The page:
Eating & Drinking

QUEST: Pick a Peck of…

This was originally published in the September 2015 print edition of Ottawa Magazine. Words by Cindy Deachman. Photo: SOCA’s scallop crudo by Ben Welland

Is the pepper a vegetable or a fruit? The latter, say botanists, although you would never eat the sweet ones out of hand or bake them in a pie for dessert, would you? Oddly enough, peppers are cousins of berries, classified in the pepos family of berry-like fruits with leathery husks. Included are squashes and — surprise! — watermelons.

Given the origin of the fruit, Spanish-speaking countries have enthusiastically taken up the sweet peppers in myriad variations when cooking. Find, for instance, turbot and txakolí (a sparkling white Basque wine) with green peppers. Then there’s the Venezuelan arepa de caraotas negras — corn cakes filled with black beans and anchos. Or the Mexican dish huevos en rabo de mestiza, left behind by Spanish conquistadors, which sees eggs poached in tomatoes and poblano peppers, though the name means “in the rags and tatters of the daughter of a Spaniard and an Indian.” And so the romantic stories of sweet peppers continue …

Roasted Eggplant and Pepper Salad
“This is a dish we even eat in the morning,” says Chantal Erdogan, co-owner of Turkish restaurant Topkapi. Although they do play second fiddle in this aubergine meze (appetizer), the sweet red peppers give lovely crunch. Co-owner Nail Erdogan (and husband of Chantal) is the one who makes the dish, grilling both vegetables (ahem! fruits), then chopping them very finely. A nub of garlic, a squirt of lemon juice, and there’s the salad, served alongside Chantal’s straight-from-the-oven pide bread, fluffy like naan. Respect to Nail’s father, who showed him all the tricks of the dish, traditionally known as közlemiş biberli pattlican salatasi. $7.95.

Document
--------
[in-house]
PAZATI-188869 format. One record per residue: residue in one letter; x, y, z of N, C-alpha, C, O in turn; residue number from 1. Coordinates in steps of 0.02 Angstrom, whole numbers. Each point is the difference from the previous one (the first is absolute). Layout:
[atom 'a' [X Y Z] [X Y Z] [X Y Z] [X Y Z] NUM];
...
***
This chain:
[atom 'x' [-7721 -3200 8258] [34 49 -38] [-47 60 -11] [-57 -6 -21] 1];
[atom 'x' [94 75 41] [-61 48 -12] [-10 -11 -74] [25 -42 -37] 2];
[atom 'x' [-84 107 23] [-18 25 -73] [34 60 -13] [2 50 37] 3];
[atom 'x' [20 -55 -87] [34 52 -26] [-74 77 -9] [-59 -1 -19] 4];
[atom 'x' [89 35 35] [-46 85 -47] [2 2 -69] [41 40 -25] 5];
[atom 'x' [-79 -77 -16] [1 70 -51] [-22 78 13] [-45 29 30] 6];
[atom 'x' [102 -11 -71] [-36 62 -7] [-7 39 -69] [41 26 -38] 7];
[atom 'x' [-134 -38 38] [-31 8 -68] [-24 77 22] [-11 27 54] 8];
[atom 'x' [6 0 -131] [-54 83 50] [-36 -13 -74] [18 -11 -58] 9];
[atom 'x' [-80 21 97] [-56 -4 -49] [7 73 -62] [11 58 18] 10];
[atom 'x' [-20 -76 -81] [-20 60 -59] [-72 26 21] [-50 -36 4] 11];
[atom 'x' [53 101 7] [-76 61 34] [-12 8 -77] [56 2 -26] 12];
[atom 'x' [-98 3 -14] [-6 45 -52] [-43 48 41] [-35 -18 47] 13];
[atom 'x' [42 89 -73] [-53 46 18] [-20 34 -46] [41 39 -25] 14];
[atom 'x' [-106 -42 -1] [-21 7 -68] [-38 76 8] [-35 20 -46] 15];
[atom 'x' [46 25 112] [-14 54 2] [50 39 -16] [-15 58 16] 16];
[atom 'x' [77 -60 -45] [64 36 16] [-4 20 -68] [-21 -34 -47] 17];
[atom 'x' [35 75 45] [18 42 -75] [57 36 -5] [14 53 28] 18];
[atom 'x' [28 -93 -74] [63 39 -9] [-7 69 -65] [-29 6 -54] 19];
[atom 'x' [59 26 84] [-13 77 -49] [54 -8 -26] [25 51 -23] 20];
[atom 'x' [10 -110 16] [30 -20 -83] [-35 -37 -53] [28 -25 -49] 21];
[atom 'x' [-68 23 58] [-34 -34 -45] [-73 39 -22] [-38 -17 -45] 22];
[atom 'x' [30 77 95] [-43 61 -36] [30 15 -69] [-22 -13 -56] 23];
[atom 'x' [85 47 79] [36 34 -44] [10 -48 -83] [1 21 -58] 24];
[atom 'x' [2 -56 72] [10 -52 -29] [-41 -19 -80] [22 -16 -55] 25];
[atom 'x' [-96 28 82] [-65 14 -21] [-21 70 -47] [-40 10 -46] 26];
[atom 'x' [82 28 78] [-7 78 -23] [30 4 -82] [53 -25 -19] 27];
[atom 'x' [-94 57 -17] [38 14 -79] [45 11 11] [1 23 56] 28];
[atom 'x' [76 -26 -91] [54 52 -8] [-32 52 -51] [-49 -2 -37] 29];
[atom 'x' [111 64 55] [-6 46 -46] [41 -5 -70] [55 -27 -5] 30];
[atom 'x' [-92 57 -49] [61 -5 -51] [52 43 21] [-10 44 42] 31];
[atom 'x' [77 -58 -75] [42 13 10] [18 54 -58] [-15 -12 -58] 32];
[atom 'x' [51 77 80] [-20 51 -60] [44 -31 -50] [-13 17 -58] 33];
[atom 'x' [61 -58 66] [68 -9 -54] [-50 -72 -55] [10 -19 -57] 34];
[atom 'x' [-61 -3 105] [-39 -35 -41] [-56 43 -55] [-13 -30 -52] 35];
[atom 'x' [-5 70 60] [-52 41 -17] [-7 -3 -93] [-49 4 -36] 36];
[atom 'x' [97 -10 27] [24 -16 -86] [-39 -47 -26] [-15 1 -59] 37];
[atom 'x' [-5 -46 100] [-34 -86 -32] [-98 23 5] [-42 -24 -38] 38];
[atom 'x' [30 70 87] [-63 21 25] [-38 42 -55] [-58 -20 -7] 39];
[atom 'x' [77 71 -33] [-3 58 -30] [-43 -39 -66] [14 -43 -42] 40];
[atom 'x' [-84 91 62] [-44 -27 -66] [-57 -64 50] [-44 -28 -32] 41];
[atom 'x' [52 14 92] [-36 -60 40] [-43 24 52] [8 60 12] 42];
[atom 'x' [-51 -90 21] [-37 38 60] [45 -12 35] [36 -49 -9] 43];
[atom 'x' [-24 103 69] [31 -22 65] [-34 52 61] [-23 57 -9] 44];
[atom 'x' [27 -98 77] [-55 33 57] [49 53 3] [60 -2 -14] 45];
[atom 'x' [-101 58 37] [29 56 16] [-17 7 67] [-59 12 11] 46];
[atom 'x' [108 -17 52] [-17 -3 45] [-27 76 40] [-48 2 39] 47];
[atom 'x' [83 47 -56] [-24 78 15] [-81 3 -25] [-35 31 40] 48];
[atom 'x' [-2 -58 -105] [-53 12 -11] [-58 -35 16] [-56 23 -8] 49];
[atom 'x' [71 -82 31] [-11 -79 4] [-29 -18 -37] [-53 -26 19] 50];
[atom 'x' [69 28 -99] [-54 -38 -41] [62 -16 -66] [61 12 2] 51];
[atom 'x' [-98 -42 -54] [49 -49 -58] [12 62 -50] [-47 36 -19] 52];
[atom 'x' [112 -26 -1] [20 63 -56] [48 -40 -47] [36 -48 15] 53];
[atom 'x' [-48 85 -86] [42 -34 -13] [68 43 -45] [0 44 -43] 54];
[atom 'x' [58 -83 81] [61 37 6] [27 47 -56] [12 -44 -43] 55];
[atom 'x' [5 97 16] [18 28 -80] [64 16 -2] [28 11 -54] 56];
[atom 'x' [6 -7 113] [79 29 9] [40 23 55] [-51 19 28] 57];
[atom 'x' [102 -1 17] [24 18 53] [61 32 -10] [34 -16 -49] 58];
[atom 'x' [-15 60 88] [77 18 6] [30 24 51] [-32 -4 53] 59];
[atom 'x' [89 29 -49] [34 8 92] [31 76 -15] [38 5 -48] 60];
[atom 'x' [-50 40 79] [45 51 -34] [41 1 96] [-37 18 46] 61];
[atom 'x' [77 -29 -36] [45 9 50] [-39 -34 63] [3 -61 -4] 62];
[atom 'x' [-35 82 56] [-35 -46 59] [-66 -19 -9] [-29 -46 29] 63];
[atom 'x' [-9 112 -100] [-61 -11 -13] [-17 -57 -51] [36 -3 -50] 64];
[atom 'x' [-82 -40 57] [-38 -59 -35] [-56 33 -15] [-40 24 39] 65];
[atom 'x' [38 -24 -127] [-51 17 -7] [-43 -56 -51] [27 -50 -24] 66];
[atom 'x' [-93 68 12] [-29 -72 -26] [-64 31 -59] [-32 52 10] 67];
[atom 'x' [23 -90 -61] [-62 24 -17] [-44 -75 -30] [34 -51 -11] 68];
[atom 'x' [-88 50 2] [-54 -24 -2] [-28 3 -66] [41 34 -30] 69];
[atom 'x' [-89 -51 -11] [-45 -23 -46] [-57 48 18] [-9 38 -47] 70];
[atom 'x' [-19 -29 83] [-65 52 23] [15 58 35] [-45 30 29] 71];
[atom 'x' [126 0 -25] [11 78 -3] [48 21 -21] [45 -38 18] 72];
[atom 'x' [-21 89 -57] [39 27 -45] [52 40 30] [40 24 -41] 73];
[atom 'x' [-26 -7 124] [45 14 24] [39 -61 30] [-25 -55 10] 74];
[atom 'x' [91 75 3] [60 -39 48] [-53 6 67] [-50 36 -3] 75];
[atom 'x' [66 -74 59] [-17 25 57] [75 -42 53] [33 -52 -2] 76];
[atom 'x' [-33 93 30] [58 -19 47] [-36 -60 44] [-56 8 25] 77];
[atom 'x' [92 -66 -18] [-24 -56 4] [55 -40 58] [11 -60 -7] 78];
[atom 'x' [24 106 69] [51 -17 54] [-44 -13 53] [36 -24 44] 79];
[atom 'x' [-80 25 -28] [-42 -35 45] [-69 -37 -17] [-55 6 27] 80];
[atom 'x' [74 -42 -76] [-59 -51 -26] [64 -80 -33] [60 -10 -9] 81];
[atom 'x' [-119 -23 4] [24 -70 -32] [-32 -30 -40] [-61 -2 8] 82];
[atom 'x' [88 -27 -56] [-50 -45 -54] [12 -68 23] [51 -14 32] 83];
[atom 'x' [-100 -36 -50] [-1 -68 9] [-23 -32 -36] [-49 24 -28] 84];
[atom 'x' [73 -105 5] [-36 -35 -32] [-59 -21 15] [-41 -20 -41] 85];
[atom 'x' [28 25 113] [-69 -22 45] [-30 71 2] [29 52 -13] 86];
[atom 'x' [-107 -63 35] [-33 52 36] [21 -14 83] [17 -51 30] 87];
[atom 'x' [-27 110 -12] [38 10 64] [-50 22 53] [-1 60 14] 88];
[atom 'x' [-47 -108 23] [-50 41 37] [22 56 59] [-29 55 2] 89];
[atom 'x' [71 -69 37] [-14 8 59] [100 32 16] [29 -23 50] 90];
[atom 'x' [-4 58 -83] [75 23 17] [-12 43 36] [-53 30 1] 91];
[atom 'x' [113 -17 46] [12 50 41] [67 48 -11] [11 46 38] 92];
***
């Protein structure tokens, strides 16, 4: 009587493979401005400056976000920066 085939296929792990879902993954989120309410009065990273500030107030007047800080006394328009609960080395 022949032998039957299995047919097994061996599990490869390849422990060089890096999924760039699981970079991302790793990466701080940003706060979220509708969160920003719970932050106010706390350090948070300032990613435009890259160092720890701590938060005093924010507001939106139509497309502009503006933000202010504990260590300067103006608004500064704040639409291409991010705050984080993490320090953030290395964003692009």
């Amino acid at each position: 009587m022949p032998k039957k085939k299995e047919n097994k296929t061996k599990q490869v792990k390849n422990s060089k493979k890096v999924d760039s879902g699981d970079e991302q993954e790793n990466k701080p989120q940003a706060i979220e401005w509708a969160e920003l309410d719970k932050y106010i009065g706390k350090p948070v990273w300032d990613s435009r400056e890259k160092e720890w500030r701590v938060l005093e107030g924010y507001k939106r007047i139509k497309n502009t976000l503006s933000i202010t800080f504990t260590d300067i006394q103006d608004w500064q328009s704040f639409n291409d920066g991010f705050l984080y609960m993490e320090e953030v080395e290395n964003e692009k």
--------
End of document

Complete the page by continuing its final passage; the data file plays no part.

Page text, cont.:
Topkapi, 484 Preston St., 613-230-8828

Scallop Crudo with Rocoto, Avocado, and Black Olive Powder
When inventing a dish, says Daniela Manrique, “I think about all the elements: sweet, sour, spicy.” Manrique, co-owner and chef at Soca, has certainly thought long and hard about the flavours of her scallop crudo. Since opening a year ago, the restaurant has offered ceviche in one way or another. Instead of lime juice, though, Manrique uses the acid of tomatoes to “cook” her sea scallops, turning them opaque. The brilliant burnt-orange sauce of sweet red peppers, with barely a sliver of the ever-so-spicy rocoto pepper, swirls ribbons around the seafood. Avocados, dense and meaty, provide sweet contrast to the slippery-smooth scallops. Fine flavours here. $16.

The Soca Kitchen & Pub, 93 Holland Ave., 613-695-9190

Beef-Filled Piquillo Peppers
“I’ve seen them stuffed with cheese, I’ve seen them stuffed with
anchovies,” says Phil Lussier. These red beak-shaped piquillos, the size of jalapenos, are actually sweet. In the kitchen at 222 Lyon Tapas Bar, chef Lussier fills his with braised beef slow-cooked with Rioja wine, tomatoes, and saffron. The dish is smoky and so sweet. $15.

222 Lyon Tapas Bar, 222 Lyon St. N., 613-238-0222